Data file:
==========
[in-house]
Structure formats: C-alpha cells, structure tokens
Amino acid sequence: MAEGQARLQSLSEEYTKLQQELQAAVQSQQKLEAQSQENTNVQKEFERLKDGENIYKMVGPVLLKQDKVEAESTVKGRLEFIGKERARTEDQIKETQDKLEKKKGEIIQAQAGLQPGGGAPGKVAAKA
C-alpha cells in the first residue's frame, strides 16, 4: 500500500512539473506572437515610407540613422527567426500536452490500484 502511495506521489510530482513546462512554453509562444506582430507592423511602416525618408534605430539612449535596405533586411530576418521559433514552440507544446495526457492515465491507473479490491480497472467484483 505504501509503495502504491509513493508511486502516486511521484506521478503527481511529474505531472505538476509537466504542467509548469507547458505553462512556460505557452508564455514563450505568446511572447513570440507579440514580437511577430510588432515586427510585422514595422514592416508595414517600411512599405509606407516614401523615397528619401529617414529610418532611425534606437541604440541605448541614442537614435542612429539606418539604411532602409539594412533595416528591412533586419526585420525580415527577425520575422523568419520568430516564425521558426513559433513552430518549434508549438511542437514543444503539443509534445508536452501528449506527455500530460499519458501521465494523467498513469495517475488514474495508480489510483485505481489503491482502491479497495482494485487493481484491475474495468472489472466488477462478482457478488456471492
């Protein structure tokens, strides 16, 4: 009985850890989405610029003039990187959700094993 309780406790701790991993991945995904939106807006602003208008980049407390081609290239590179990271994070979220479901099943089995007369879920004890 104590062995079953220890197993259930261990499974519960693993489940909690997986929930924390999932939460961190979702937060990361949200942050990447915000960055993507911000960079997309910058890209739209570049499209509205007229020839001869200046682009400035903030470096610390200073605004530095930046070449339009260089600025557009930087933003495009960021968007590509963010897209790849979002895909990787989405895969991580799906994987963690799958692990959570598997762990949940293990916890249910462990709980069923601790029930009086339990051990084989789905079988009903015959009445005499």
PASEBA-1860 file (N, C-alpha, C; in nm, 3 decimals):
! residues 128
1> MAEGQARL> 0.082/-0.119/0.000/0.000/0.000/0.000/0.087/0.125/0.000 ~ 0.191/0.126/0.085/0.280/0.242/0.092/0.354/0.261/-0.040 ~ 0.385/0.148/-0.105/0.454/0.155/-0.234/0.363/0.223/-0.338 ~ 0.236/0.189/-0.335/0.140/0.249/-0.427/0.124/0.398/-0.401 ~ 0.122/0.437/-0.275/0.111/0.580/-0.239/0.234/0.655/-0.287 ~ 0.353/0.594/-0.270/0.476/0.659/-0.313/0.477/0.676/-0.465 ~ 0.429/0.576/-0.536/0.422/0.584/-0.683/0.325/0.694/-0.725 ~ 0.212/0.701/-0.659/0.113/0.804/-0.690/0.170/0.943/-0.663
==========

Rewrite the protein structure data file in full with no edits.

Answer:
[in-house]
Structure formats: C-alpha cells, structure tokens
Amino acid sequence: MAEGQARLQSLSEEYTKLQQELQAAVQSQQKLEAQSQENTNVQKEFERLKDGENIYKMVGPVLLKQDKVEAESTVKGRLEFIGKERARTEDQIKETQDKLEKKKGEIIQAQAGLQPGGGAPGKVAAKA
C-alpha cells in the first residue's frame, strides 16, 4: 500500500512539473506572437515610407540613422527567426500536452490500484 502511495506521489510530482513546462512554453509562444506582430507592423511602416525618408534605430539612449535596405533586411530576418521559433514552440507544446495526457492515465491507473479490491480497472467484483 505504501509503495502504491509513493508511486502516486511521484506521478503527481511529474505531472505538476509537466504542467509548469507547458505553462512556460505557452508564455514563450505568446511572447513570440507579440514580437511577430510588432515586427510585422514595422514592416508595414517600411512599405509606407516614401523615397528619401529617414529610418532611425534606437541604440541605448541614442537614435542612429539606418539604411532602409539594412533595416528591412533586419526585420525580415527577425520575422523568419520568430516564425521558426513559433513552430518549434508549438511542437514543444503539443509534445508536452501528449506527455500530460499519458501521465494523467498513469495517475488514474495508480489510483485505481489503491482502491479497495482494485487493481484491475474495468472489472466488477462478482457478488456471492
């Protein structure tokens, strides 16, 4: 009985850890989405610029003039990187959700094993 309780406790701790991993991945995904939106807006602003208008980049407390081609290239590179990271994070979220479901099943089995007369879920004890 104590062995079953220890197993259930261990499974519960693993489940909690997986929930924390999932939460961190979702937060990361949200942050990447915000960055993507911000960079997309910058890209739209570049499209509205007229020839001869200046682009400035903030470096610390200073605004530095930046070449339009260089600025557009930087933003495009960021968007590509963010897209790849979002895909990787989405895969991580799906994987963690799958692990959570598997762990949940293990916890249910462990709980069923601790029930009086339990051990084989789905079988009903015959009445005499």
PASEBA-1860 file (N, C-alpha, C; in nm, 3 decimals):
! residues 128
1> MAEGQARL> 0.082/-0.119/0.000/0.000/0.000/0.000/0.087/0.125/0.000 ~ 0.191/0.126/0.085/0.280/0.242/0.092/0.354/0.261/-0.040 ~ 0.385/0.148/-0.105/0.454/0.155/-0.234/0.363/0.223/-0.338 ~ 0.236/0.189/-0.335/0.140/0.249/-0.427/0.124/0.398/-0.401 ~ 0.122/0.437/-0.275/0.111/0.580/-0.239/0.234/0.655/-0.287 ~ 0.353/0.594/-0.270/0.476/0.659/-0.313/0.477/0.676/-0.465 ~ 0.429/0.576/-0.536/0.422/0.584/-0.683/0.325/0.694/-0.725 ~ 0.212/0.701/-0.659/0.113/0.804/-0.690/0.170/0.943/-0.663